I just watched this clip which an NYC artist friend forwarded. Watching the "swells" in their finery sip champagne above the protestors makes me absolutely ill. I cannot quite comprehend this is true…definitely enough to rouse me, for starters putting some more fire into my own yoga practice that I may have the shakti to speak up. Watch this clip: http://www.youtube.com/watch?v=2PiXDTK_CBY&fe

    • Carol Horton says:

      Thanks, good clip. Speaking of clips, everyone should watch the now semi-famous one of the women being Maced – disturbing but important in terms of being informed: http://www.youtube.com/watch?v=moD2JnGTToA

      There is also a really nice interview with one of the women who was maced that I can't find right now, but she's completely undaunted – says that she'll continue to protest, but from now on with "sunglasses, a bandana, and a big smile" – pretty effing impressive if you ask me.

  • Hanna says:

    Well, the first problem is that no one seems to know what they were protesting including the protesters themselves according to several interviews I saw. Secondly, they insisted on using some dopey yoga poses like they do in yoga studios. If they really wanted to use yoga, they should have performed all kinds of yoga austerities, hunger strikes, non-violent, passive resistance or even set a couple of themselves on fire. Perhaps if they came down to Wall St. like the militant yogis under the Raj the press would have taken them serious. Instead they used yoga lite which just comes off as plain silliness from people who haven’t suffered real hardship resulting in protest lite. I wonder if each generation needs to learn how to do a proper protest.

    • Carol Horton says:

      Hanna – Thanks so much for your comment. I am glad to hear a different perspective here!

      I agree that it's clear that there's no single, simple, and easily identifiable demand that unifies the protest. While there is a general theme, there are lots of different individual views. Many people have criticized this and dismissed the protests on that basis.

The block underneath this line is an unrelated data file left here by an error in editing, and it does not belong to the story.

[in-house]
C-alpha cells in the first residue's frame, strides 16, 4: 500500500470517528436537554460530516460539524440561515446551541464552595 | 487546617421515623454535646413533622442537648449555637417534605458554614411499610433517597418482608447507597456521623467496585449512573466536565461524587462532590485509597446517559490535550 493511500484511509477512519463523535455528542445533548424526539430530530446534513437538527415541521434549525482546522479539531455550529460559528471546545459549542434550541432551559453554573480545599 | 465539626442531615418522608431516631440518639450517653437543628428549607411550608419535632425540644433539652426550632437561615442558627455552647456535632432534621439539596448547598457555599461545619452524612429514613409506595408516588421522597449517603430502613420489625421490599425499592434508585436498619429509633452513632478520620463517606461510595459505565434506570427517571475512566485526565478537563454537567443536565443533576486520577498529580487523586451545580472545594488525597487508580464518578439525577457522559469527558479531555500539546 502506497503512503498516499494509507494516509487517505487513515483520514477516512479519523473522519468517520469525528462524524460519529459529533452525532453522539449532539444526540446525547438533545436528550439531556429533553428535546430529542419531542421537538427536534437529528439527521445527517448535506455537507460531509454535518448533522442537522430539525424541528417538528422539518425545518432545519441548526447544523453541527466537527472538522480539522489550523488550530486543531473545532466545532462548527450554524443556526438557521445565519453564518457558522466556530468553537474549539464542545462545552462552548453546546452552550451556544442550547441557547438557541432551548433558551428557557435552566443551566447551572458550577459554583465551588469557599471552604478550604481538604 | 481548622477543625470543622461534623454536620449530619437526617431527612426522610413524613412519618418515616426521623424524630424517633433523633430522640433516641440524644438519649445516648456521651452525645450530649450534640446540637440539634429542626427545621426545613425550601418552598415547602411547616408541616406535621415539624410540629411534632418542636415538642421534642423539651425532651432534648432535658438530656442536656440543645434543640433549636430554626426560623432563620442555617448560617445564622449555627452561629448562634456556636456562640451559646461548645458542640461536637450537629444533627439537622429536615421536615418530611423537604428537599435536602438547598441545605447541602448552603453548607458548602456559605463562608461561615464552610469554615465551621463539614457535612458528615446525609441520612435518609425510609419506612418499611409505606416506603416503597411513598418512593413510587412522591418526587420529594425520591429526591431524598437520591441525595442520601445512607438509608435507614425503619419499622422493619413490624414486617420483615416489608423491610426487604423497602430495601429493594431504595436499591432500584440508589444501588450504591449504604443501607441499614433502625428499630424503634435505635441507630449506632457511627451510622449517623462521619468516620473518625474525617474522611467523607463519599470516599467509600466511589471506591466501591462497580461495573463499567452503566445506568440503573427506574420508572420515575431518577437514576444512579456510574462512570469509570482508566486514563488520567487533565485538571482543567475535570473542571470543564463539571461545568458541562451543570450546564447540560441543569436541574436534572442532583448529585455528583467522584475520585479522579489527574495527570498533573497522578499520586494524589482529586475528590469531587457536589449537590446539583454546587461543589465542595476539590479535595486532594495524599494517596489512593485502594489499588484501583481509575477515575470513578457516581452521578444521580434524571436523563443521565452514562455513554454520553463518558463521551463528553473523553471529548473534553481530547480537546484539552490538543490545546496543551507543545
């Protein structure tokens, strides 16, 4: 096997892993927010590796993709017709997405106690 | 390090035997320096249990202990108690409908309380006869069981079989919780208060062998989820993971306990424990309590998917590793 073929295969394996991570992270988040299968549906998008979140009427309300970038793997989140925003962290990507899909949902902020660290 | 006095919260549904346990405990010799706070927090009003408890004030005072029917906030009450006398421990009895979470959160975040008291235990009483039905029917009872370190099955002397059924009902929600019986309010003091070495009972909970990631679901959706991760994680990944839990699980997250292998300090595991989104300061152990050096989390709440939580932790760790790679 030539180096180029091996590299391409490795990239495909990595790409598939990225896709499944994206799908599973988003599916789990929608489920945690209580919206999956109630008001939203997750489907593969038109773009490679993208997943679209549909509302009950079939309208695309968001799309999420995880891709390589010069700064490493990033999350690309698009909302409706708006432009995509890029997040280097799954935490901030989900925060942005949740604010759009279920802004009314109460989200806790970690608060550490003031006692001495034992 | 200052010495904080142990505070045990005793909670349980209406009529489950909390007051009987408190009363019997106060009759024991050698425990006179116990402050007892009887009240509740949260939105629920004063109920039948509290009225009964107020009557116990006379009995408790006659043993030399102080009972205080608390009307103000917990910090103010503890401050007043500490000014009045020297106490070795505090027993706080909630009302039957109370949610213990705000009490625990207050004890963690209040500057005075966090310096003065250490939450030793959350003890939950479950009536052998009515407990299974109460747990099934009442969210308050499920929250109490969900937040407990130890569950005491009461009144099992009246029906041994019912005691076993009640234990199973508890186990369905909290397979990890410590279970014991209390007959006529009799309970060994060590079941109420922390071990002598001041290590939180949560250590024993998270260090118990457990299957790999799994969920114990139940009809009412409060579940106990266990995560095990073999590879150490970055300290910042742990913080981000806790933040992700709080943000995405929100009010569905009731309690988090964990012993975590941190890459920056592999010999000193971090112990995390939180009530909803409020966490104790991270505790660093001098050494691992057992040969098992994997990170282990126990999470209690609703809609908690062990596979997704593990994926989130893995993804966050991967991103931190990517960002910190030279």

Personally, I see this as a manifestation of the fact that while we have a clear problem (the biggest concentration of wealth in over half a century and the co-optation of the federal government by this wealthy elite), no one has any solution to the problem that fits into the "one demand" framework. It just doesn't exist.

      In terms of the use of yoga – impossible to know what really was intended and what occurred – relatively little, it seems – but, so far, from what I know the protests have in fact been nonviolent.

      In terms of people setting themselves on fire or otherwise upping the ante for "real" protest – personally, I hope that we don't come anywhere near that point – be careful what you wish for.

  • Cristine says:

    Protests and uprisings have their place. In America, we all have the right to vote – for president, senators, congressmen…. but how many of us actually do? Very, very few. When more people than ever voted, we elected Obama. But how many of those same voters turned out and voted in House Members to coordinate with him? Not enough, for darned sure. Yoga is great, protests are great. But to get the attention we want in the political arena, I say get off the mat and get to the polls.

    • dsunshine says:

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    • Carol Horton says:

      Agreed – protests are much more easily ignored when not tied to election outcomes. That's why the Tea Party and the Religious Right have clout – their people vote diligently, not to mention run for office themselves.

      Problem is that there is a much better fit in terms of interests between these groups and the GOP and this protest and the Democrats. Nonetheless, there's nowhere else to go (and third parties never work in our system) so I too believe that it's a necessary strategy regardless.

      Thanks for your comment!

  • Carol,